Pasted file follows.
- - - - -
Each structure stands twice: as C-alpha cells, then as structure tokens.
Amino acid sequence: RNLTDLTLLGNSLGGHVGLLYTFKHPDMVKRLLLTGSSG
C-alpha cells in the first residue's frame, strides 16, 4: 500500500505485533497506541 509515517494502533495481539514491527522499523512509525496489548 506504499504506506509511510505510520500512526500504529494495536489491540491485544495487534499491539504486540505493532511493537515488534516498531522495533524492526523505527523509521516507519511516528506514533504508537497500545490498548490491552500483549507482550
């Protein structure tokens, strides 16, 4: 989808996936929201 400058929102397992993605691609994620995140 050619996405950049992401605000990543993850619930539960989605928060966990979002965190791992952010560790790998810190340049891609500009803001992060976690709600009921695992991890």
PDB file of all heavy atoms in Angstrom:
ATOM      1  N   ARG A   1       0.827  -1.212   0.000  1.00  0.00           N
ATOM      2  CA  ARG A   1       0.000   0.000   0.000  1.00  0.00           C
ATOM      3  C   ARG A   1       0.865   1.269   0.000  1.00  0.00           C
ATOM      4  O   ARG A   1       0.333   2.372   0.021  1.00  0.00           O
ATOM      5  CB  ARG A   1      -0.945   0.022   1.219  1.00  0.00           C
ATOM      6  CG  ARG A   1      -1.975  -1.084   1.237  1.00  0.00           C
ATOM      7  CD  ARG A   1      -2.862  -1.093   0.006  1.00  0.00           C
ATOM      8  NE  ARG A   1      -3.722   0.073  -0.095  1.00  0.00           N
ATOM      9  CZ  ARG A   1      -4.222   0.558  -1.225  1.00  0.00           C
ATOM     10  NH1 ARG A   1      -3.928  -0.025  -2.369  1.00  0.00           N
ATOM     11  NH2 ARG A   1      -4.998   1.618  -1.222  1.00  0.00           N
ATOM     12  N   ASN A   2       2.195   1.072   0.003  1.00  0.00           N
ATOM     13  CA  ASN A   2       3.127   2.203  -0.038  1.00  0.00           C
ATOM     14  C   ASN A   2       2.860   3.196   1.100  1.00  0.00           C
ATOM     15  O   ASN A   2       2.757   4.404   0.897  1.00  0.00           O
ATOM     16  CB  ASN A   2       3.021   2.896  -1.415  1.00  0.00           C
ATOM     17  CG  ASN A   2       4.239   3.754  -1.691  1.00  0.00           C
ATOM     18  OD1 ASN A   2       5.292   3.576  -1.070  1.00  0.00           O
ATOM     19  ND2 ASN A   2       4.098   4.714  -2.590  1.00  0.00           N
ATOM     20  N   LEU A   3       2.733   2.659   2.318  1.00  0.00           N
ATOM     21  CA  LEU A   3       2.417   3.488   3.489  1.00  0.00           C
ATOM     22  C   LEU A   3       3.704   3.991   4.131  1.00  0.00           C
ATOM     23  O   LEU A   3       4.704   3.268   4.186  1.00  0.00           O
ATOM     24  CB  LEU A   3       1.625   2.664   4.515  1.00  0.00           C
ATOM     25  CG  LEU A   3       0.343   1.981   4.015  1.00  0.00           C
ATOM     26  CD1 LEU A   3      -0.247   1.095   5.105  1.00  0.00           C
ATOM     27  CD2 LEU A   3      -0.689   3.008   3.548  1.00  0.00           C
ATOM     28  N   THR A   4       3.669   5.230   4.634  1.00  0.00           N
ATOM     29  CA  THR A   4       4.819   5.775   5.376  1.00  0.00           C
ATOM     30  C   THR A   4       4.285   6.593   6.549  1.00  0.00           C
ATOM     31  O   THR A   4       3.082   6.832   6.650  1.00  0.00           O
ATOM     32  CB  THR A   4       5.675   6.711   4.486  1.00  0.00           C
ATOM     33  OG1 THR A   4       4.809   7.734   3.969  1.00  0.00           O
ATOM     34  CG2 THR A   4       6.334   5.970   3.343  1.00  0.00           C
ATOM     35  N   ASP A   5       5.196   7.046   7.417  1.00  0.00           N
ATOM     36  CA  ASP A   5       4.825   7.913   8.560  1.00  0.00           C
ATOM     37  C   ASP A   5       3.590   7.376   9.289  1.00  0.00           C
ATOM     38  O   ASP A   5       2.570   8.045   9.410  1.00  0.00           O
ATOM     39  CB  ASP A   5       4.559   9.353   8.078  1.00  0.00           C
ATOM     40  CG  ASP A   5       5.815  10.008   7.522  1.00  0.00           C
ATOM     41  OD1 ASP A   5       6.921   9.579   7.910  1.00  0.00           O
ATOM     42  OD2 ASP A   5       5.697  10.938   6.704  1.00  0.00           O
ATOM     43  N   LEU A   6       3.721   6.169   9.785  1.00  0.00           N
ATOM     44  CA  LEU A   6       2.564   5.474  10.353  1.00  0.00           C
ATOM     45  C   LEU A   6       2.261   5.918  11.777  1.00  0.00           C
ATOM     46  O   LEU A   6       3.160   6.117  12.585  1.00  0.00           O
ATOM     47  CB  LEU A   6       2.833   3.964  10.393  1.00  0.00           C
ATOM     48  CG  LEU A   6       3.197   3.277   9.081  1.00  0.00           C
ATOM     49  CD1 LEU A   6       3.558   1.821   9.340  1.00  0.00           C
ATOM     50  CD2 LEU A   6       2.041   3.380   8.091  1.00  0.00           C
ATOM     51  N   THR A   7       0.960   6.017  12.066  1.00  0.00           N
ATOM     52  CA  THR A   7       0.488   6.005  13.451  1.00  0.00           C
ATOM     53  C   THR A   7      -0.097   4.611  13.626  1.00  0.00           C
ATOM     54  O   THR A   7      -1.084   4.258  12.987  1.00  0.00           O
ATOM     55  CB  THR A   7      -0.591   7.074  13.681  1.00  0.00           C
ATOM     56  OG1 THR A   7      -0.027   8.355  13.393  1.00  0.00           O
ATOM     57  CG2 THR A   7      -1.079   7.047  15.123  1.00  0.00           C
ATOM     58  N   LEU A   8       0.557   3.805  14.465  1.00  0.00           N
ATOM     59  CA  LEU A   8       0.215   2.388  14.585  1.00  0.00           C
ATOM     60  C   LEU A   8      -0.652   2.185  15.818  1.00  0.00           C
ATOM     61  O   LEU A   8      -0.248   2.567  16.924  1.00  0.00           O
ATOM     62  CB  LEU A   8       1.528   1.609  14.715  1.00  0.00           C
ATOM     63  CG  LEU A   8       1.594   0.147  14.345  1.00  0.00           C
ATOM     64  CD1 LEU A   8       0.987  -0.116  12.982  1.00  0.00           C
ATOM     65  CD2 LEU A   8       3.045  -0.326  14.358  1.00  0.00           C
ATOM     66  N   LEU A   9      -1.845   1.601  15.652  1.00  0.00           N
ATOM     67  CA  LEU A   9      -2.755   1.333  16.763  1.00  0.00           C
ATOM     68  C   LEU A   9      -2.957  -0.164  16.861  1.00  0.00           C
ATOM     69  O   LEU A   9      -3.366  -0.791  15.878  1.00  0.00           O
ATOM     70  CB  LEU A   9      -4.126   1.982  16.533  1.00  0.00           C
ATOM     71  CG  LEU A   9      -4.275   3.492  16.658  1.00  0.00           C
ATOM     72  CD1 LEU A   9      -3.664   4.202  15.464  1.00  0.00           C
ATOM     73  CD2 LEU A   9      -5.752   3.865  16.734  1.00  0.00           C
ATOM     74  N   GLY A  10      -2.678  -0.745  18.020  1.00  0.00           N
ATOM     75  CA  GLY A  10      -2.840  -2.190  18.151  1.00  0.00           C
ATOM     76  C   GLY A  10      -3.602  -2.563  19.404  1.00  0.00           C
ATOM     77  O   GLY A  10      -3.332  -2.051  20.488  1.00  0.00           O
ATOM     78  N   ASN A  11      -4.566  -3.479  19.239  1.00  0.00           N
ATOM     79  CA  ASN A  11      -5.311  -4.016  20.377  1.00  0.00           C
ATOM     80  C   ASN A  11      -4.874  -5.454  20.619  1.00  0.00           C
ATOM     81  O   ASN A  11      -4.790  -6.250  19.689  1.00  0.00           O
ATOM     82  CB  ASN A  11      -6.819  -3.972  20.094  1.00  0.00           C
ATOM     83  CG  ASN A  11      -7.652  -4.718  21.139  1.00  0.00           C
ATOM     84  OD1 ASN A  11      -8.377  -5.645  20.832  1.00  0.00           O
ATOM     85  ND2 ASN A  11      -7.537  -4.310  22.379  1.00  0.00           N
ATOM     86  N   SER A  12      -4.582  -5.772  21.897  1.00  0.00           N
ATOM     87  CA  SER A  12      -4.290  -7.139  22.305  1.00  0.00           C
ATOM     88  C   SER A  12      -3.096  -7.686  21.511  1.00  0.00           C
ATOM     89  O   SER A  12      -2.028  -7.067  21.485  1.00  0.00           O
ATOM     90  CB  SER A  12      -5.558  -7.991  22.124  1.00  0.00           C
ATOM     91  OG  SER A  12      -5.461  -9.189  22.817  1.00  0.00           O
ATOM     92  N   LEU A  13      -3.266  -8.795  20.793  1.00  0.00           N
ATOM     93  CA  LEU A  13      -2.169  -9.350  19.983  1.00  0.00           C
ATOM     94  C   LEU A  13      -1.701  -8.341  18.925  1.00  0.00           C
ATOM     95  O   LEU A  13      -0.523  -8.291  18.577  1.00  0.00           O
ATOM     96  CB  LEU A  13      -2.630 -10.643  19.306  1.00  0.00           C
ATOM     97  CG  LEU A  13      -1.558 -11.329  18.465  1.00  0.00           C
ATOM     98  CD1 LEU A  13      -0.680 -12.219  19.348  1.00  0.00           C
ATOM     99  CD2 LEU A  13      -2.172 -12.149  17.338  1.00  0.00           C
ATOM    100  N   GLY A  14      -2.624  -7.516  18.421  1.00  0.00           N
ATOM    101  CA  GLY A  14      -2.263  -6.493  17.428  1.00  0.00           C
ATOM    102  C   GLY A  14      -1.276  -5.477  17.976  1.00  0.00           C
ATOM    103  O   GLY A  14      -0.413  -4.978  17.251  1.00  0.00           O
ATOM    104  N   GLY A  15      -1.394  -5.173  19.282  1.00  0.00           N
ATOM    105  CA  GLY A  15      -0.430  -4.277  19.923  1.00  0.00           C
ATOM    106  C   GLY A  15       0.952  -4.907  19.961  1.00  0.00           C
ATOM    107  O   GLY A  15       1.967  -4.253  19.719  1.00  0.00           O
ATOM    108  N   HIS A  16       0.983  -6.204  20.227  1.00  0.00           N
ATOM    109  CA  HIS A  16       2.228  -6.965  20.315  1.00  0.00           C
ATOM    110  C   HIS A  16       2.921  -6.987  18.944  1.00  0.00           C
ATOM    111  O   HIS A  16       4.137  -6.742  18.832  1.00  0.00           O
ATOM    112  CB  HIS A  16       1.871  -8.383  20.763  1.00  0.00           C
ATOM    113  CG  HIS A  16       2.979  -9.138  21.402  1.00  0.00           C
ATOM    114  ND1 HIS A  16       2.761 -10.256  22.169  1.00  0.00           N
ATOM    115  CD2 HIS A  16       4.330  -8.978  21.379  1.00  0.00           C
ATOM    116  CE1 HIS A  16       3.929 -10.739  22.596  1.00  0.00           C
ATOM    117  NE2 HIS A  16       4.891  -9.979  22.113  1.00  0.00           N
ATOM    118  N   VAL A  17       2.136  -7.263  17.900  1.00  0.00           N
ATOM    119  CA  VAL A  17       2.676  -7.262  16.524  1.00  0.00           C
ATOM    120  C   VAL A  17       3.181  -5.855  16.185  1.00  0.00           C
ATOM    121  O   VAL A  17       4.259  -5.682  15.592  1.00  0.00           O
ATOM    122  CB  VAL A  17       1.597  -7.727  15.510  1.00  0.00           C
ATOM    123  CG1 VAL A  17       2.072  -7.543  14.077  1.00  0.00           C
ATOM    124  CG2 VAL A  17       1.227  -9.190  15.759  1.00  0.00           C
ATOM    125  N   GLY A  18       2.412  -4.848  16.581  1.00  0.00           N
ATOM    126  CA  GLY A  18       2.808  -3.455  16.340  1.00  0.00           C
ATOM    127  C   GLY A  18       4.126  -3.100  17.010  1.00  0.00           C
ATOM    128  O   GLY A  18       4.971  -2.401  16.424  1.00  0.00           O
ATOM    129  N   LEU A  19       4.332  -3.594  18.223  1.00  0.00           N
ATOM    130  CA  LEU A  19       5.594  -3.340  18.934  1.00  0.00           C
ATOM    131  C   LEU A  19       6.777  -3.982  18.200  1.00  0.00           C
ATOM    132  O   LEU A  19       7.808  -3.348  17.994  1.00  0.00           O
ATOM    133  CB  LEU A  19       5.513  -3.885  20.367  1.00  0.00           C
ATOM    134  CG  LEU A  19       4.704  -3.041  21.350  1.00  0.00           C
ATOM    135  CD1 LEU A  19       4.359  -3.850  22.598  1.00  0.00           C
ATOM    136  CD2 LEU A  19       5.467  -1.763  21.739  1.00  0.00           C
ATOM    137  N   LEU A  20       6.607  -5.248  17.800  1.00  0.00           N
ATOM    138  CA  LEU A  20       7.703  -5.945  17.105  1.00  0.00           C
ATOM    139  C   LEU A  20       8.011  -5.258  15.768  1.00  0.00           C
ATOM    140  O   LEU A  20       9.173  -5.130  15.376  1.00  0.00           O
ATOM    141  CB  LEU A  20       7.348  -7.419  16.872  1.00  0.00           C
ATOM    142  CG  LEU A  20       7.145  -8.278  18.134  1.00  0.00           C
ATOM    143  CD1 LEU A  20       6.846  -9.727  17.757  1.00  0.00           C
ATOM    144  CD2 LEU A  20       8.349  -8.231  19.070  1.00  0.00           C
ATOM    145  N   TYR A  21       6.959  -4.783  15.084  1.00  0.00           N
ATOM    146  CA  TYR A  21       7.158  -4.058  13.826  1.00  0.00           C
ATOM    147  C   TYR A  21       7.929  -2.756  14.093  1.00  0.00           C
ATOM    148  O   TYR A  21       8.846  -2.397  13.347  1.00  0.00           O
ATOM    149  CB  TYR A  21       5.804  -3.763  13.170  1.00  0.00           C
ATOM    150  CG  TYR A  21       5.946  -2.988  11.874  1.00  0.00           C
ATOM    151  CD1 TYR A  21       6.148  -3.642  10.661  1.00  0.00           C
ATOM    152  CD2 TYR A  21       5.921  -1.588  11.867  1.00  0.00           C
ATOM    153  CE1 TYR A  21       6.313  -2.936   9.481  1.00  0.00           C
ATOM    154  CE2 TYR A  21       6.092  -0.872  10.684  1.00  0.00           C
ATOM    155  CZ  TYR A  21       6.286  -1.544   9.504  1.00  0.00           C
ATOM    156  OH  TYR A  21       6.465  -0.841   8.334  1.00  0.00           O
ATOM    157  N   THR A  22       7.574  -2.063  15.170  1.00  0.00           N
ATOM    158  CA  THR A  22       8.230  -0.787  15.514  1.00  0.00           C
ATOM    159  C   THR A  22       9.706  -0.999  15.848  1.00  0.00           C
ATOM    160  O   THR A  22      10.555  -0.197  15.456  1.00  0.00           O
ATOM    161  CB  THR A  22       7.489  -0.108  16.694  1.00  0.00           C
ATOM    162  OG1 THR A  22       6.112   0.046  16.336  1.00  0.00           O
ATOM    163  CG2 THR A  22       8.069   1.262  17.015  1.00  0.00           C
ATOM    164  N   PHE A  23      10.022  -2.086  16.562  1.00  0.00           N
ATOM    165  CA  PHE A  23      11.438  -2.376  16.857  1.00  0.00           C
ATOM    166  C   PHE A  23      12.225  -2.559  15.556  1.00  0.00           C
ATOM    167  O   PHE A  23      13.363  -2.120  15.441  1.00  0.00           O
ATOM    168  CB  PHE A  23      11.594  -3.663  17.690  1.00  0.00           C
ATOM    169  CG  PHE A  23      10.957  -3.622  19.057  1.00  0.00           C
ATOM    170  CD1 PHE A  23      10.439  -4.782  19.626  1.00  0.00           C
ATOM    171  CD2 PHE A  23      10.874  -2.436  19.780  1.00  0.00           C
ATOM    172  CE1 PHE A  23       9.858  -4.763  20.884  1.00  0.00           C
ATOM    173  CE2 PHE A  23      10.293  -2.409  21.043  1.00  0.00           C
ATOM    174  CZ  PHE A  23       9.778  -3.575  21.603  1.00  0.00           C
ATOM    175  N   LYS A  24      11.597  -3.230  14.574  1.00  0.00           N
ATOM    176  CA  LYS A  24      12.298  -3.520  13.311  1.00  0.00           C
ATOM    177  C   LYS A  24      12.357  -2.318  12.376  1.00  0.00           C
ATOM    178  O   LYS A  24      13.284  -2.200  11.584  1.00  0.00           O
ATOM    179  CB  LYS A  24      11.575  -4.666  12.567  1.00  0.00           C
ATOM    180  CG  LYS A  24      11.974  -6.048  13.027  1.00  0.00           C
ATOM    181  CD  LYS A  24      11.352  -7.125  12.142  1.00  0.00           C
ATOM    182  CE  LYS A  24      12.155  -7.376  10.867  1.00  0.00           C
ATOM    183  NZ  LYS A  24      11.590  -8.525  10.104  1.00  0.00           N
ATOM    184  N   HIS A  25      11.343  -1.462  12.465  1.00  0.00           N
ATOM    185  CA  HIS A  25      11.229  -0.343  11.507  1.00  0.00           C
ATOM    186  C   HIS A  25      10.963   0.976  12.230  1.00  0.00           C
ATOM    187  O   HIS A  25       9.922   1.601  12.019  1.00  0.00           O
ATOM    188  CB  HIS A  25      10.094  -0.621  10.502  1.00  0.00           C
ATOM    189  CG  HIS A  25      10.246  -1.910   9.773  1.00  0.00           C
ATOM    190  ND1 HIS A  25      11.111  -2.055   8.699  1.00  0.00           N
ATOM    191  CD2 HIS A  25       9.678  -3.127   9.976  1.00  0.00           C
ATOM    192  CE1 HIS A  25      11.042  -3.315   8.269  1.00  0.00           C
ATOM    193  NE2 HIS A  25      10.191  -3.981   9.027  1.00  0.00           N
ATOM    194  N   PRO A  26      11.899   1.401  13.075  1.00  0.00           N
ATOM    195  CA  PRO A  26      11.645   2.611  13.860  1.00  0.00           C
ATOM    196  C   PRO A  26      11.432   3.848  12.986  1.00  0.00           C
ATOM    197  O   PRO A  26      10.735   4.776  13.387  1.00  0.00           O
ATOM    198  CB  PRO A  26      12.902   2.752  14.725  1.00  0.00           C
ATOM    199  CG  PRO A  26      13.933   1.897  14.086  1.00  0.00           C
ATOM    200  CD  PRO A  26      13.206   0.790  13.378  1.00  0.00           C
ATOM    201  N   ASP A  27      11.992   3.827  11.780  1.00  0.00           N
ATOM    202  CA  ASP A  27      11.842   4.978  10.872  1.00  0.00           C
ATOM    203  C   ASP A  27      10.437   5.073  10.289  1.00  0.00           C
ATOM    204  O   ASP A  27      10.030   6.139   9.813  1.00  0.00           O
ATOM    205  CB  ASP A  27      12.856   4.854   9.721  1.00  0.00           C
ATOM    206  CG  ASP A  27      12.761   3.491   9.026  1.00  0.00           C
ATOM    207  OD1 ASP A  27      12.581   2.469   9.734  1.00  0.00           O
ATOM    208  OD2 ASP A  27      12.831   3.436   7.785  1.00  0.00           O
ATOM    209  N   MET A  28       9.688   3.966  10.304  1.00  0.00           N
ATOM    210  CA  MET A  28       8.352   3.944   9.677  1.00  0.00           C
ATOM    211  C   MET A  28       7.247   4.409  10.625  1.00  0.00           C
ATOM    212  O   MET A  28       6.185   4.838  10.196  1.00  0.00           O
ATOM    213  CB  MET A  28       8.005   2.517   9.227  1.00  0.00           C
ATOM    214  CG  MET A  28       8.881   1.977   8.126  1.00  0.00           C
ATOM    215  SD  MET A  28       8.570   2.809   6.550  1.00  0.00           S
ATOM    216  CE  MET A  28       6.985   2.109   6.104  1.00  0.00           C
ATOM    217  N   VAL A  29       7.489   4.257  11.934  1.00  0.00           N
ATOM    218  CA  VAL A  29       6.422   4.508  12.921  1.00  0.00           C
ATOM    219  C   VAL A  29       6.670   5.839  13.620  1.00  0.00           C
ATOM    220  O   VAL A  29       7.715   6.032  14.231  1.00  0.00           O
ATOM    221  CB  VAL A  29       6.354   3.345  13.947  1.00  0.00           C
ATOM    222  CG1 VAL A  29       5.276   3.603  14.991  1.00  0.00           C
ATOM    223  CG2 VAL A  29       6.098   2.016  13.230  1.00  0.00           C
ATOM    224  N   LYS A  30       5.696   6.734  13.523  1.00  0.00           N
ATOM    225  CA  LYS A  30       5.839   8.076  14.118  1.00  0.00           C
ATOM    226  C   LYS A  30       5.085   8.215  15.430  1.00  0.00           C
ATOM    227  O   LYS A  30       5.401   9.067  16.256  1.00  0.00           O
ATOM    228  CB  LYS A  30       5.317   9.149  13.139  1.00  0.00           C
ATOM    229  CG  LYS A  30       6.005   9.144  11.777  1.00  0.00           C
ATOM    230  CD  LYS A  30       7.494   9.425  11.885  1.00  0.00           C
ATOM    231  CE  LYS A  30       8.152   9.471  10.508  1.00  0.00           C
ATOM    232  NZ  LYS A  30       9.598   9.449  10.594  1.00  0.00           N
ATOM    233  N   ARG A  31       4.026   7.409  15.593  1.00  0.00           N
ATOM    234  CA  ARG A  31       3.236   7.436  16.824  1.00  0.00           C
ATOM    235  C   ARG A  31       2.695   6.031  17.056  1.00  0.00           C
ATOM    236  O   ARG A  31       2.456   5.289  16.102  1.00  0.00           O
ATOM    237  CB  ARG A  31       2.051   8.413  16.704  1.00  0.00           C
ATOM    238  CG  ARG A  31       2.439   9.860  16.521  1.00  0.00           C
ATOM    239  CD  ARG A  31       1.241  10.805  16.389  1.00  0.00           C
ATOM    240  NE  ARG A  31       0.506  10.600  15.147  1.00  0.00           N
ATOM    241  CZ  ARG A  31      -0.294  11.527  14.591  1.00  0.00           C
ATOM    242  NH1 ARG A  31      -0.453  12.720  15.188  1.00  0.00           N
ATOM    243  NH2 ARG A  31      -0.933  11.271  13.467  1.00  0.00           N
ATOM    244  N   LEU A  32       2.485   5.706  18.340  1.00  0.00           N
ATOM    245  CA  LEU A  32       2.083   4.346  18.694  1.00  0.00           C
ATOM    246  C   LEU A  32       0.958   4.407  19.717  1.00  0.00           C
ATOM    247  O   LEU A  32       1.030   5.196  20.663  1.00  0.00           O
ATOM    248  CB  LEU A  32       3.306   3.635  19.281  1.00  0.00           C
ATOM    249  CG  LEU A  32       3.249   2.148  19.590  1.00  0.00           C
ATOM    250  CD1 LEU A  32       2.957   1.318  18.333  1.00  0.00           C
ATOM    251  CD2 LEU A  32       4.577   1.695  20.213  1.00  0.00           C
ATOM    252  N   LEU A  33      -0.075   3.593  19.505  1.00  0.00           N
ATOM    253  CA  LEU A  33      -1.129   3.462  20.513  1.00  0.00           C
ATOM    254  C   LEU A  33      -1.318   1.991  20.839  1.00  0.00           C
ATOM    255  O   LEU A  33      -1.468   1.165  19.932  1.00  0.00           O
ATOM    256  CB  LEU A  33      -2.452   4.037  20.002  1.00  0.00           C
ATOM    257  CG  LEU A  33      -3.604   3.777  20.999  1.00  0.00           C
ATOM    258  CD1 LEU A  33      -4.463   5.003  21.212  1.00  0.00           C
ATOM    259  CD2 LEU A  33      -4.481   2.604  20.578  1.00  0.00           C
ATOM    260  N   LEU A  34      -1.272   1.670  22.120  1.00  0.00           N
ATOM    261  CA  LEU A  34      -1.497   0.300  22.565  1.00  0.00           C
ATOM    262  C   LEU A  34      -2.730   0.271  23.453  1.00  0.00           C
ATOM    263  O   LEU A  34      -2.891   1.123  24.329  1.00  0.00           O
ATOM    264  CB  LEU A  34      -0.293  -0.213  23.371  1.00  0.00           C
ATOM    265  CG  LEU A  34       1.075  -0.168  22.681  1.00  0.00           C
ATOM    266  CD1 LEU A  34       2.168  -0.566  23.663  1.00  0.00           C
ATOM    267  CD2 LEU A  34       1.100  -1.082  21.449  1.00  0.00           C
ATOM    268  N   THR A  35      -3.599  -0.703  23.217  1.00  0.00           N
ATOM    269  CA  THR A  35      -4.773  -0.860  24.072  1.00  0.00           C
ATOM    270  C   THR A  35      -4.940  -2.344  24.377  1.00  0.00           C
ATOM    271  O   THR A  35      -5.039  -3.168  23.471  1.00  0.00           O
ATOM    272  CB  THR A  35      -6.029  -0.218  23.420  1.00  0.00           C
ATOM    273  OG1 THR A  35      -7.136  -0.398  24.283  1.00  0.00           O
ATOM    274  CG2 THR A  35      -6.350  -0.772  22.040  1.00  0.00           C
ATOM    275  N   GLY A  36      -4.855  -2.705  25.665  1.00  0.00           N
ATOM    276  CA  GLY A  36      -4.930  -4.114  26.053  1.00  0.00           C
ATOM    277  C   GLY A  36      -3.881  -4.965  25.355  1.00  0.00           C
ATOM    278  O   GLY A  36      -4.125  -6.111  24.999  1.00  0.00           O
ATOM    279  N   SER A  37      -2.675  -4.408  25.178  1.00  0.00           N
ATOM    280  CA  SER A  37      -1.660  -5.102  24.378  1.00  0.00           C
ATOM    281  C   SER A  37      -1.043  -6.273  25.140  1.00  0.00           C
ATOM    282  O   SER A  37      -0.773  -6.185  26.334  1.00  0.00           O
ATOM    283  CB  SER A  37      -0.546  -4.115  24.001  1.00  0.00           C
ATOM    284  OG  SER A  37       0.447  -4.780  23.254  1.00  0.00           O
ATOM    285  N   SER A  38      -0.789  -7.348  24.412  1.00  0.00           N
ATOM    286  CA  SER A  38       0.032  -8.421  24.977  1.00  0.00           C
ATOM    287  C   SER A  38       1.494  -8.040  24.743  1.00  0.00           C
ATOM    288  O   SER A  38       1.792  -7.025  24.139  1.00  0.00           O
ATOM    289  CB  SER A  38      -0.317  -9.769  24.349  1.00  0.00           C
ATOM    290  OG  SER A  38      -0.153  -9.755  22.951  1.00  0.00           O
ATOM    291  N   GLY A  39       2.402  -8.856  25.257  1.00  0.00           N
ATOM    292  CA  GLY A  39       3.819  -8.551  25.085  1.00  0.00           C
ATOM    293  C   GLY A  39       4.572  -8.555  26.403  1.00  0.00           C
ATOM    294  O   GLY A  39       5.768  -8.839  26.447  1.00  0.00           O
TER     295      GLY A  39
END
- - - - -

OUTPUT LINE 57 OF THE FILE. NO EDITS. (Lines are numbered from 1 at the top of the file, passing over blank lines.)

ATOM     52  CA  THR A   7       0.488   6.005  13.451  1.00  0.00           C